Development and Feasibility of a Mobile Health-Supported Comprehensive Intervention Model (CIMmH) for Improving the Quality of Life of Patients With Esophageal Cancer After Esophagectomy: Prospective, Single-Arm, Nonrandomized Pilot Study.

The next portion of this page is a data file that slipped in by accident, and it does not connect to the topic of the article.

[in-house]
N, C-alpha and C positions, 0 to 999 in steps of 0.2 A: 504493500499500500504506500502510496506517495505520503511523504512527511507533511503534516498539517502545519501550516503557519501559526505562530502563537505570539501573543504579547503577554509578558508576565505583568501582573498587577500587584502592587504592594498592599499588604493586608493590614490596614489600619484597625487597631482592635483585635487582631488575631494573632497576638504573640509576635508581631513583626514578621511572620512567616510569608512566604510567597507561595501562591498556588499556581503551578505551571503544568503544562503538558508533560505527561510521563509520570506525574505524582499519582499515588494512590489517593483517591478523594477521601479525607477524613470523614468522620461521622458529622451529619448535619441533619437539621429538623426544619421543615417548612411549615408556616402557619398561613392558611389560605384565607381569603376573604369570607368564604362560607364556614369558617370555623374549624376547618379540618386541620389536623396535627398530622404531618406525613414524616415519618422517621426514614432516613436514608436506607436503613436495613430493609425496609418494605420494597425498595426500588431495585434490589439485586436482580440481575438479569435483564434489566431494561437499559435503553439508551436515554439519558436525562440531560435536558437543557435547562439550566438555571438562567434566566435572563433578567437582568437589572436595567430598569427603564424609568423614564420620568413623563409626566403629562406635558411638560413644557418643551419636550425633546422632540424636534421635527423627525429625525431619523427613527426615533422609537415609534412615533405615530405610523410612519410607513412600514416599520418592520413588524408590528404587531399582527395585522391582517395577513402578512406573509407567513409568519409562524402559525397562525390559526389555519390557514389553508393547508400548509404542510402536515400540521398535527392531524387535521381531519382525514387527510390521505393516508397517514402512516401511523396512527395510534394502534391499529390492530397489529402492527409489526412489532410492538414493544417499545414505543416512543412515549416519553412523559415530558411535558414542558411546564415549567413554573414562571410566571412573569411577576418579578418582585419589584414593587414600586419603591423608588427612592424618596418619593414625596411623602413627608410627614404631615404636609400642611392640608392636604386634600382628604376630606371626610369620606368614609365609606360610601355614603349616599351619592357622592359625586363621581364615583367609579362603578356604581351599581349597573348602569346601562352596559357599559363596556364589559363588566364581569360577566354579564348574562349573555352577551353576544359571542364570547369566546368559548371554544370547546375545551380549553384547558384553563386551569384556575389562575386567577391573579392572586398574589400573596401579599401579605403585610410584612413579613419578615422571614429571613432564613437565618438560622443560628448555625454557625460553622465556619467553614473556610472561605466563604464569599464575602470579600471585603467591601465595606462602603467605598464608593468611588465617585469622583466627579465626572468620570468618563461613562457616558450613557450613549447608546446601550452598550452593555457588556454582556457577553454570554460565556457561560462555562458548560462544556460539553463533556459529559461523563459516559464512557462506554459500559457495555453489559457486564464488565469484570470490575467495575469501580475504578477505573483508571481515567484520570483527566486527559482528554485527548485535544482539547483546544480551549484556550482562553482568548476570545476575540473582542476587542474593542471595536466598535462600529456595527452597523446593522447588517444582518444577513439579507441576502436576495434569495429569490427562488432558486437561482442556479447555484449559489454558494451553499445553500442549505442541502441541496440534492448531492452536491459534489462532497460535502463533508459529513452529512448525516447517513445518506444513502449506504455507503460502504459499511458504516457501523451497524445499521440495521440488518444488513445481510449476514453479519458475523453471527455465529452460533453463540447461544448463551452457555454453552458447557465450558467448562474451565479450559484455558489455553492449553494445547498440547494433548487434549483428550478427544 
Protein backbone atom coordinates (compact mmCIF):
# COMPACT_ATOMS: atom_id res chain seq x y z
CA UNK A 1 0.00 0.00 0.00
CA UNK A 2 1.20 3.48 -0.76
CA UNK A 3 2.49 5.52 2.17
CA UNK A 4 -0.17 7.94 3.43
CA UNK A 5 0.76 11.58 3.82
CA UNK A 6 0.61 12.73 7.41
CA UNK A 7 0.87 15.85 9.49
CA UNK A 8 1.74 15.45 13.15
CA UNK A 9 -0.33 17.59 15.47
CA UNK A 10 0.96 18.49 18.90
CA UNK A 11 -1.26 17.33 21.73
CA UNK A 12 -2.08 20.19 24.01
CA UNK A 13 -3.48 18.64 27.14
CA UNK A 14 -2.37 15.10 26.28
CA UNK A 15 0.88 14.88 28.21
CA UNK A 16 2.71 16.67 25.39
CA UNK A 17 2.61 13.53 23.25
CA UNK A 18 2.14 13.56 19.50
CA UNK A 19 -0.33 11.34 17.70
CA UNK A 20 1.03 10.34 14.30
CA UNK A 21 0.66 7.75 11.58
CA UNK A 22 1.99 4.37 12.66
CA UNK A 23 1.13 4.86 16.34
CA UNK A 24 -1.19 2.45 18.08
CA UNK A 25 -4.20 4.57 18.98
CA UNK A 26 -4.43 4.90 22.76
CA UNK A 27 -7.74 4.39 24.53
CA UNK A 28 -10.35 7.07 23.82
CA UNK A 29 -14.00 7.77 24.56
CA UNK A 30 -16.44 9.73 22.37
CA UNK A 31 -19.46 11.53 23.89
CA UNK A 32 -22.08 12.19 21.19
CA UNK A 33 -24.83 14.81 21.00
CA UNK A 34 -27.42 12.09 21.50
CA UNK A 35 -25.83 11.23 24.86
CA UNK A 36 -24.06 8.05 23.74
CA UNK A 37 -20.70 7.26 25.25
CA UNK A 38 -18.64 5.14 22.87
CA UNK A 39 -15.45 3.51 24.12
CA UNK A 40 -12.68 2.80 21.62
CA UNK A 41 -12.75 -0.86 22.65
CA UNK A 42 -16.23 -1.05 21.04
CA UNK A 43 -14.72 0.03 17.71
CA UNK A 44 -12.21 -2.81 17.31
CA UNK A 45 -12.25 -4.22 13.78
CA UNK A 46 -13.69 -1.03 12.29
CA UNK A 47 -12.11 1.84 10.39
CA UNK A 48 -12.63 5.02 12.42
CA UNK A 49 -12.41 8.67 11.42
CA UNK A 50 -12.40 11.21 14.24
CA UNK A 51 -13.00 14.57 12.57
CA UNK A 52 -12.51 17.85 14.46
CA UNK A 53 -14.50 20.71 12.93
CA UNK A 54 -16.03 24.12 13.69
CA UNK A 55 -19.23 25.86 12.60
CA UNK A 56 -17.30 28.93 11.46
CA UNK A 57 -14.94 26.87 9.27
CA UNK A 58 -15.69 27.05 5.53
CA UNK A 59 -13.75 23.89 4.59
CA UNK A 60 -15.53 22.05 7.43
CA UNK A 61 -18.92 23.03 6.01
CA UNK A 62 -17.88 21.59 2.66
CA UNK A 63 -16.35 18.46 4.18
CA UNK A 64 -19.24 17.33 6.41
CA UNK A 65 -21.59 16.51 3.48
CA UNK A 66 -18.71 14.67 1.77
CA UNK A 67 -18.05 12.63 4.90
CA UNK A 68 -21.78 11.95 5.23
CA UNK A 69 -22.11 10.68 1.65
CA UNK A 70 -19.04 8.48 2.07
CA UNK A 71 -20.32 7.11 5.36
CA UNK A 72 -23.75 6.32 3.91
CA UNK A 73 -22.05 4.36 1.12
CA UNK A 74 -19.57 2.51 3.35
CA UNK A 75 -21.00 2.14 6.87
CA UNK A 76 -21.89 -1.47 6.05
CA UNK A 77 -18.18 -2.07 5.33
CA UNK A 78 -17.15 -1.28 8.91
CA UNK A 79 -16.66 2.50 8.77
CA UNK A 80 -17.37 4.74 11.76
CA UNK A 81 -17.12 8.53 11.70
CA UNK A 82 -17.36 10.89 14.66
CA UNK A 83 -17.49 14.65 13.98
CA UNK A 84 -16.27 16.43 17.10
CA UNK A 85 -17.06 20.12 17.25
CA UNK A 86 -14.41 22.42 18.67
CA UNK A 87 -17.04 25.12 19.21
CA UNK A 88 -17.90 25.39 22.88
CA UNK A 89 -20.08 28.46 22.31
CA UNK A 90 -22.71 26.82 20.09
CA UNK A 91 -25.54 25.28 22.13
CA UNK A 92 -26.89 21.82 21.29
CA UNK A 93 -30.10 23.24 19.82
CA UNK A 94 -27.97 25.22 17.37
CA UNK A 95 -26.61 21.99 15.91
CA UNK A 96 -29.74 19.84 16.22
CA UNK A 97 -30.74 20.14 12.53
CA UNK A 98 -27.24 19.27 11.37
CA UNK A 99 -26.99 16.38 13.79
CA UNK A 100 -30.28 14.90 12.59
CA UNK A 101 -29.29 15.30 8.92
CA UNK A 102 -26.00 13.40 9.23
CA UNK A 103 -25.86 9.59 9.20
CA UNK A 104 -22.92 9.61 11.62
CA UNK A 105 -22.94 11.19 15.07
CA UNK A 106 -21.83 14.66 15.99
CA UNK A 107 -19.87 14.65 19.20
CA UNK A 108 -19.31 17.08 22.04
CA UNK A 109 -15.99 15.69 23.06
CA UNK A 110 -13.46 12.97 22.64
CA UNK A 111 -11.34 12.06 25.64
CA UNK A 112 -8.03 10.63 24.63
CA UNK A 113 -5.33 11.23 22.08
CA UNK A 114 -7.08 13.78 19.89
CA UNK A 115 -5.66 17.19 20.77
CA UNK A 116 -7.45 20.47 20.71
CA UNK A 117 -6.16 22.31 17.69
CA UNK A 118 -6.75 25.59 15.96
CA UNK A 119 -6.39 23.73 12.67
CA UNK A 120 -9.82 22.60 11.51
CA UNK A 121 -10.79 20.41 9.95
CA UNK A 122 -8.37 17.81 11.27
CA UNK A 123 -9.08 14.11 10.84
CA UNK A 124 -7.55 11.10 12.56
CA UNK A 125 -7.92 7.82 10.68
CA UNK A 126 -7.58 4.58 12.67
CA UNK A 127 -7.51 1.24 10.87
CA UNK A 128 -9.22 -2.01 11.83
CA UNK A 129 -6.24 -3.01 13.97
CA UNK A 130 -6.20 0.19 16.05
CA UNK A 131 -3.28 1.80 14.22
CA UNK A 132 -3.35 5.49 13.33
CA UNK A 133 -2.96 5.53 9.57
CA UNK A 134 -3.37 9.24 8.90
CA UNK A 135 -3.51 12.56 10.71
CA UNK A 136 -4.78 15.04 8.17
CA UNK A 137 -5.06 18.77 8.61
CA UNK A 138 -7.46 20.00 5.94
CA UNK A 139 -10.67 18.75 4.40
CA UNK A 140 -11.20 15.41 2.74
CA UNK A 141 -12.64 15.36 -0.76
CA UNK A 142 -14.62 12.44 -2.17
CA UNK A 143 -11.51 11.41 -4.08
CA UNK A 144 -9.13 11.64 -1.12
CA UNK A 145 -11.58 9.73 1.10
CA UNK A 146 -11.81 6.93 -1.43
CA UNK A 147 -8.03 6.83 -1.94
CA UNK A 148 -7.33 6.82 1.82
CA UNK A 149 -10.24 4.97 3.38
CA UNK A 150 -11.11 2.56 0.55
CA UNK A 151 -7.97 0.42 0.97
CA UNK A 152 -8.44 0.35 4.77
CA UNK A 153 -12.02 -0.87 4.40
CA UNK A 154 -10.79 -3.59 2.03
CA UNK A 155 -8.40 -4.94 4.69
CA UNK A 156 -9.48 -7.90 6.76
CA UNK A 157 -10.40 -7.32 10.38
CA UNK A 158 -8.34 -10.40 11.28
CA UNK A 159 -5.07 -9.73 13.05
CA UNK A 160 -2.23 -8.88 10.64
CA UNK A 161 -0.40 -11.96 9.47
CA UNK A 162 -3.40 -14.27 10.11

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      Background: Patients with esophageal cancer often experience clinically relevant deterioration of quality of life (QOL) after esophagectomy owing to malnutrition, lack of physical exercise, and psychological symptoms.Objective: This study aimed to evaluate the feasibility, safety, and efficacy of a comprehensive intervention model using a mobile health system (CIMmH) in patients with esophageal cancer after esophagectomy.Methods: Twenty patients with esophageal cancer undergoing the modified McKeown surgical procedure were invited to join the CIMmH program with both online and offline components for 12 weeks. The participants were assessed before surgery and again at 1 and 3 months after esophagectomy. QOL, depressive symptoms, anxiety, stress, nutrition, and physical fitness were measured.Results: Of the 20 patients, 16 (80%) completed the program. One month after esophagectomy, patients showed significant deterioration in overall QOL (P=.02), eating (P=.005), reflux (P=.04), and trouble with talking (P<.001). At the 3-month follow-up, except for pain (P=.02), difficulty with eating (P=.03), dry mouth (P=.04), and trouble with talking (P=.003), all other QOL dimensions returned to the preoperative level. There were significant reductions in weight (P<.001) and BMI (P=.02) throughout the study, and no significant changes were observed for physical fitness measured by change in the 6-minute walk distance between baseline and the 1-month follow-up (P=.22) or between baseline and the 3-month follow-up (P=.52). Depressive symptoms significantly increased 1 month after surgery (P<.001), while other psychological measures did not show relevant changes. Although there were declines in many measures 1 month after surgery, these were much improved at the 3-month follow-up, and the recovery was more profound and faster than with traditional rehabilitation programs.Conclusions: The CIMmH was feasible and safe and demonstrated encouraging efficacy testing with a control group for enhancing recovery after surgery among patients with esophageal cancer in China.Trial Registration: Chinese Clinical Trial Registry (ChiCTR-IPR-1800019900); http://www.chictr.org.cn/showprojen.aspx?proj=32811. [ABSTRACT FROM AUTHOR]